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Strobe speed vs. SS

Strobes SS

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#1 gdiver25

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Posted 14 September 2018 - 03:35 PM

I'm pretty new to underwater photography but I'm look for which strobe or strobe manufacture allows for the fastest shutter speed possible?

 

Any and all help would be greatly appreciated.



#2 Tom_Kline

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Posted 14 September 2018 - 04:37 PM

The synchronization speed is determined by the camera's shutter not the strobe. This speed is the highest shutter speed where the all of the shutter is open at the same time. Above this speed the shutter works as a moving slit so that part of the image on the sensor plane will be blocked by the shutter when the strobe fires.

 

It is possible to use speeds above synch speed using a special mode that is only available with dedicated strobes, e.g. Canon strobe with a Canon camera. There are limitations here - consult your camera's instruction manual.


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#3 Pavel Kolpakov

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Posted 15 September 2018 - 12:37 AM

       Tom is right. Normal Sync Speed (shutter window is fully open) is determined by the camera, not the strobe. Underwater strobes work only with fully open camera shutter, because they produce flash mono pulse only. Underwater strobes don't support HSS. 

 Mechanical shutter of modern DSLR cameras has sync speed about 1/200 s. This is fast enough for 99% of underwater shooting tasks. Don't forget that flash duration is just 1/1000 by itself, it freezes moving underwater objects very well.

 

       If you need more fast sync speed with underwater strobes for any special aim, then use cameras equipped with electronic-mechanical shutter. For example, one of my cameras Nikon D50 has sync speed up to 1/500. But believe me, for normal cases this is not necessary. I used sync speed 1/500 with underwater strobes only 1 time for all years of underwater shooting. Don't forget that camera has other controls as well, for getting desired exposure.

       If you need a speed more fast than 1/500, than use land strobe in the housing. This case High Speed Synchronization (HSS =40 khz flash flicker) is available, for speeds up to 1/8000.


Edited by Pavel Kolpakov, 15 September 2018 - 01:49 AM.


#4 Barmaglot

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Posted 15 September 2018 - 01:42 AM

Another option is to use a compact camera with a fixed lens - they typically come equipped with a leaf rather than curtain type shutter, which is free from flash sync speed limitations. I believe Sony RX100 and Canon G7X series cameras sync with flash at up to 1/2000s.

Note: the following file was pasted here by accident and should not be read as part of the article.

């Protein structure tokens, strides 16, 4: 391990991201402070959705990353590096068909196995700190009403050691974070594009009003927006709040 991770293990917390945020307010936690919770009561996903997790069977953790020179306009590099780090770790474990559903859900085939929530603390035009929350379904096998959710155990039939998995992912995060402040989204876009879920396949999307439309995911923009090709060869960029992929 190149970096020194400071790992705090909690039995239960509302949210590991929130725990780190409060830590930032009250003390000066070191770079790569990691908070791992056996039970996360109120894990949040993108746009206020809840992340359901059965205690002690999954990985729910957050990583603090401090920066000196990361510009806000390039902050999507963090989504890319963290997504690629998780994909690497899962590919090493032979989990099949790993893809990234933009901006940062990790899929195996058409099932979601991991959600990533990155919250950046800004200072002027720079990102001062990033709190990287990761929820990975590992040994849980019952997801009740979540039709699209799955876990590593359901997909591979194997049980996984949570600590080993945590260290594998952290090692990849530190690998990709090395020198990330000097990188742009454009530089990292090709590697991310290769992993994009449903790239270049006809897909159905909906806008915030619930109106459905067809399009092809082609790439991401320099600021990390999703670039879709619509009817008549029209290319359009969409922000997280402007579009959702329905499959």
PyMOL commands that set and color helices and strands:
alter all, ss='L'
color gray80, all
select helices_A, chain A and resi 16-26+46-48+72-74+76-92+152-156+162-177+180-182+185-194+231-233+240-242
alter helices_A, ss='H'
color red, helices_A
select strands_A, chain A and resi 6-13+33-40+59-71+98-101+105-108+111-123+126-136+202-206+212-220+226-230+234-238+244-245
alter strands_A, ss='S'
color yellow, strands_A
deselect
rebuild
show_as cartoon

#5 gdiver25

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Posted 16 September 2018 - 06:13 AM

This is excellent information!! Thank you all. I'm shooting with a Nikon D500 and was hoping to use the higher SS to freeze frame the likes of Mako sharks.



#6 ChrisRoss

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Posted 17 September 2018 - 01:24 AM

The D500 max sync speed is 1/250, at higher shutter speeds the frame is not fully illuminated by flash.



#7 gdiver25

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Posted 17 September 2018 - 05:39 AM

Thanks Chris



#8 tursiops

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Posted 17 September 2018 - 07:42 AM

This is excellent information!! Thank you all. I'm shooting with a Nikon D500 and was hoping to use the higher SS to freeze frame the likes of Mako sharks.

If you've got a fast-moving subject, there are only a few things you can do to keep the image unblurred:

1. Fast shutter speed, no strobe. (Typical sports photography). This can require high ISO, wide-open lens aperture, and not worrying about the color.

2. Pan the camera so the subject is not moving in the frame....the goal is to have the subject sharp, and not worry about the background now being blurred.

3. Use a strobe, and let its quick flash stop the motion. This also requires a shutter-speed/f-stop combo that does not allow the ambient light to produce a blurred subject with a sharp subject (from the flash) superimposed on it, i.e. the flash fires as the camera shutter opens or just before it closes. 

 

For sharks, it is rare they are so close a strobe has much effect.







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